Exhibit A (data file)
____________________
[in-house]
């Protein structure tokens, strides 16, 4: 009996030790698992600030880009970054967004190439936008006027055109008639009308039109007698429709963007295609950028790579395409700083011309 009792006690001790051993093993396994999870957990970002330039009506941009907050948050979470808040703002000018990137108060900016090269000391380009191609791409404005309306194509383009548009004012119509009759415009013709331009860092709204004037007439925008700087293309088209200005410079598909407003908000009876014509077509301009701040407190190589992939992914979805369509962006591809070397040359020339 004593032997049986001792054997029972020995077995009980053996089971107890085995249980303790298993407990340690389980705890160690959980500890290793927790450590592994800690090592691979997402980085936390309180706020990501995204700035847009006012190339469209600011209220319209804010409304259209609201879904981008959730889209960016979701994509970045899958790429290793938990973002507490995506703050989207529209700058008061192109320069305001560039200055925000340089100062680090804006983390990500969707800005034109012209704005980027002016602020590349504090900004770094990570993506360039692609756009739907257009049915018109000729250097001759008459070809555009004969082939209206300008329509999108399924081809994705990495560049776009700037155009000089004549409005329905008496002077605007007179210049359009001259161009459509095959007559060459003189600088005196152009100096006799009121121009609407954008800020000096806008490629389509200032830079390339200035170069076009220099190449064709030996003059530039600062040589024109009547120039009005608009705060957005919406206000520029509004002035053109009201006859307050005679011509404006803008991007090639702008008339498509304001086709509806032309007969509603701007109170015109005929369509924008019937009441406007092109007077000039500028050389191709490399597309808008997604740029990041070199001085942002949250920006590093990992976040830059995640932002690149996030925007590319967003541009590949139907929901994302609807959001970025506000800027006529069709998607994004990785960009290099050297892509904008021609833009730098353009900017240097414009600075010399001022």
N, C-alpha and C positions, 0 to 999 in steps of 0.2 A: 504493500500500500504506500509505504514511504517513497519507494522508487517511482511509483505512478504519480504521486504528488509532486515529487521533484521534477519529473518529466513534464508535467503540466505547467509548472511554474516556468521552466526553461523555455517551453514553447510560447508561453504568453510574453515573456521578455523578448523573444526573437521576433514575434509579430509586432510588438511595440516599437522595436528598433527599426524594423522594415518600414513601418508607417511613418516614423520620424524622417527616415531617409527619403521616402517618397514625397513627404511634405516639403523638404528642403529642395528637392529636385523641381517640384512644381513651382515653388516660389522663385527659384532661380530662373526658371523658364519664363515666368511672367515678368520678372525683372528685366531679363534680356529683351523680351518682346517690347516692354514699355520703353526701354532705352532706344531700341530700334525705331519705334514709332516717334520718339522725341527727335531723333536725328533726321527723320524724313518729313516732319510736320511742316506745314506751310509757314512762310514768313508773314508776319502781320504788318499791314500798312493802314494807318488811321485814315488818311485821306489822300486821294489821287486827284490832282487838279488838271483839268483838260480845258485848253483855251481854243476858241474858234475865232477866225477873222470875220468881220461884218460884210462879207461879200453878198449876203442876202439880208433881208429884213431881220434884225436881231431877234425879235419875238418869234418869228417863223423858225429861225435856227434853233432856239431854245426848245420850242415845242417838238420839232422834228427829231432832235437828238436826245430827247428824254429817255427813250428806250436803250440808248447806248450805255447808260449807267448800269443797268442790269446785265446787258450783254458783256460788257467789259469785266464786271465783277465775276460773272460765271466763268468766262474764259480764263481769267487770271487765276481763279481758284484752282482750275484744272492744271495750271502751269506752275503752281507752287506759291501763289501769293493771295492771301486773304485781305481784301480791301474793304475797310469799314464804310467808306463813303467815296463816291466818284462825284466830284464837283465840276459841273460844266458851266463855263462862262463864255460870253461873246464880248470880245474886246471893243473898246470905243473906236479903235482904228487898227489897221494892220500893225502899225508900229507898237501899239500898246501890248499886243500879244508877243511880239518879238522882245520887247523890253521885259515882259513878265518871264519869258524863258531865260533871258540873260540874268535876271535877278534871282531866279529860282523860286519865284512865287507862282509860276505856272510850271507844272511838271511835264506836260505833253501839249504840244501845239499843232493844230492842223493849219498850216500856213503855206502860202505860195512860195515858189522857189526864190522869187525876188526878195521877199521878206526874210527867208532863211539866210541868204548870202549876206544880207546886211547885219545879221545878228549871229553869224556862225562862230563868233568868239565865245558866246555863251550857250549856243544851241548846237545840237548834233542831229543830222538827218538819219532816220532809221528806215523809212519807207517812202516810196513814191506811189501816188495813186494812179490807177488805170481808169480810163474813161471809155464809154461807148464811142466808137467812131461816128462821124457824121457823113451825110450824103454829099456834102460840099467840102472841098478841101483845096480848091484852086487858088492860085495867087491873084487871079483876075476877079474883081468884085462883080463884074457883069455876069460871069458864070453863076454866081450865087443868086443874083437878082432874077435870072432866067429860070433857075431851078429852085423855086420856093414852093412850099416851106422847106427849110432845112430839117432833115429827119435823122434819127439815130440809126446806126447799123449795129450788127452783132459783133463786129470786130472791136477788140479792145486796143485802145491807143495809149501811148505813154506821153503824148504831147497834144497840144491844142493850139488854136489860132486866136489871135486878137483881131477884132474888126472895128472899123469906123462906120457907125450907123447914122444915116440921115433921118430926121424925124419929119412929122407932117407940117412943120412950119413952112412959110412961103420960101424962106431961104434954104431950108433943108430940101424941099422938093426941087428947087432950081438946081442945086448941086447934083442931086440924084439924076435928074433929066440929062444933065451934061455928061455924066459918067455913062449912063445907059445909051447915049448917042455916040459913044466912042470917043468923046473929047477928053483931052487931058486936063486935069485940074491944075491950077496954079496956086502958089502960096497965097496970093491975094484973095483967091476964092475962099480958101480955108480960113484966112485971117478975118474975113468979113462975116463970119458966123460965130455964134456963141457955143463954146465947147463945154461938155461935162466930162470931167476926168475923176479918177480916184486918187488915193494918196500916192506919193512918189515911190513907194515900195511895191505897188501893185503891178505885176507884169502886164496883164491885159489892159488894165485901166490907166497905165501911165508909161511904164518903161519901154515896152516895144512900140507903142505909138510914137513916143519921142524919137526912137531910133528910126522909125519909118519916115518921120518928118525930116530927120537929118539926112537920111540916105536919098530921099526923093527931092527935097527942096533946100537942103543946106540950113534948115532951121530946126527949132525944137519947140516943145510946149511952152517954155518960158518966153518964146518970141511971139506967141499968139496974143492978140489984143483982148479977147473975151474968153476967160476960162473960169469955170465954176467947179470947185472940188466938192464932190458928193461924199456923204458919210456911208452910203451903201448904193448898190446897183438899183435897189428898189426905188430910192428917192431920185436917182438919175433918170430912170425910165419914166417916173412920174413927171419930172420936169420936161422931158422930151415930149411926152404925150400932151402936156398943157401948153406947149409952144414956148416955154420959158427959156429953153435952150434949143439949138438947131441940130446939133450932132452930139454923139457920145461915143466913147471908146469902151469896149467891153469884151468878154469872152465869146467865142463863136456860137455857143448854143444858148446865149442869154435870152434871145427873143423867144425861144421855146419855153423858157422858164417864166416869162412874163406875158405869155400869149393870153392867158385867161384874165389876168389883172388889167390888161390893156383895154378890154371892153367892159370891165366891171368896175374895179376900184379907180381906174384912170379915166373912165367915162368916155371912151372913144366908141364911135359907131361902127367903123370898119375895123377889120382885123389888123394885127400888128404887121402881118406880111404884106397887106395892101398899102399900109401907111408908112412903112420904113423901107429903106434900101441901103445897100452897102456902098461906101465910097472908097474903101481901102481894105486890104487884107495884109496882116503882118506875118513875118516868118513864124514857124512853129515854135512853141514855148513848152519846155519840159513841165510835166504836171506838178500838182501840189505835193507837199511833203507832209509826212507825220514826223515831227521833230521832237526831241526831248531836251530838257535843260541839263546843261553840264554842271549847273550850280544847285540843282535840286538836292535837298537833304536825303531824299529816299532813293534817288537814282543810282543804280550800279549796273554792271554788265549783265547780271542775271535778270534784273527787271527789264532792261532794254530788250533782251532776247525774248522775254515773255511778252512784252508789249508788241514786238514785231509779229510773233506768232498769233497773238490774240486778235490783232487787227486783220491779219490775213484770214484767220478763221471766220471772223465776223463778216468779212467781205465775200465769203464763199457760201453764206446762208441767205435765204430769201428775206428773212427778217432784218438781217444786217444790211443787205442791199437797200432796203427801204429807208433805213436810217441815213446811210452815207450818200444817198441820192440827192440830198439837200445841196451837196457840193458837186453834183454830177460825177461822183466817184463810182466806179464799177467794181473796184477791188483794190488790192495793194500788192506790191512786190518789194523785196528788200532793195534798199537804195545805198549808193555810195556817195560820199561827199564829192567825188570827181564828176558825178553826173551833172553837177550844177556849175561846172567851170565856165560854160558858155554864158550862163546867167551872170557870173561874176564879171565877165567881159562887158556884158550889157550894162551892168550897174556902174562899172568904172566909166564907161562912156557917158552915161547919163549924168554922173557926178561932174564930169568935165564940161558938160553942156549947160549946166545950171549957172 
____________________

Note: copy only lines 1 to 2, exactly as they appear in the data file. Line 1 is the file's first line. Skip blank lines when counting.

[in-house]
């Protein structure tokens, strides 16, 4: 009996030790698992600030880009970054967004190439936008006027055109008639009308039109007698429709963007295609950028790579395409700083011309 009792006690001790051993093993396994999870957990970002330039009506941009907050948050979470808040703002000018990137108060900016090269000391380009191609791409404005309306194509383009548009004012119509009759415009013709331009860092709204004037007439925008700087293309088209200005410079598909407003908000009876014509077509301009701040407190190589992939992914979805369509962006591809070397040359020339 004593032997049986001792054997029972020995077995009980053996089971107890085995249980303790298993407990340690389980705890160690959980500890290793927790450590592994800690090592691979997402980085936390309180706020990501995204700035847009006012190339469209600011209220319209804010409304259209609201879904981008959730889209960016979701994509970045899958790429290793938990973002507490995506703050989207529209700058008061192109320069305001560039200055925000340089100062680090804006983390990500969707800005034109012209704005980027002016602020590349504090900004770094990570993506360039692609756009739907257009049915018109000729250097001759008459070809555009004969082939209206300008329509999108399924081809994705990495560049776009700037155009000089004549409005329905008496002077605007007179210049359009001259161009459509095959007559060459003189600088005196152009100096006799009121121009609407954008800020000096806008490629389509200032830079390339200035170069076009220099190449064709030996003059530039600062040589024109009547120039009005608009705060957005919406206000520029509004002035053109009201006859307050005679011509404006803008991007090639702008008339498509304001086709509806032309007969509603701007109170015109005929369509924008019937009441406007092109007077000039500028050389191709490399597309808008997604740029990041070199001085942002949250920006590093990992976040830059995640932002690149996030925007590319967003541009590949139907929901994302609807959001970025506000800027006529069709998607994004990785960009290099050297892509904008021609833009730098353009900017240097414009600075010399001022």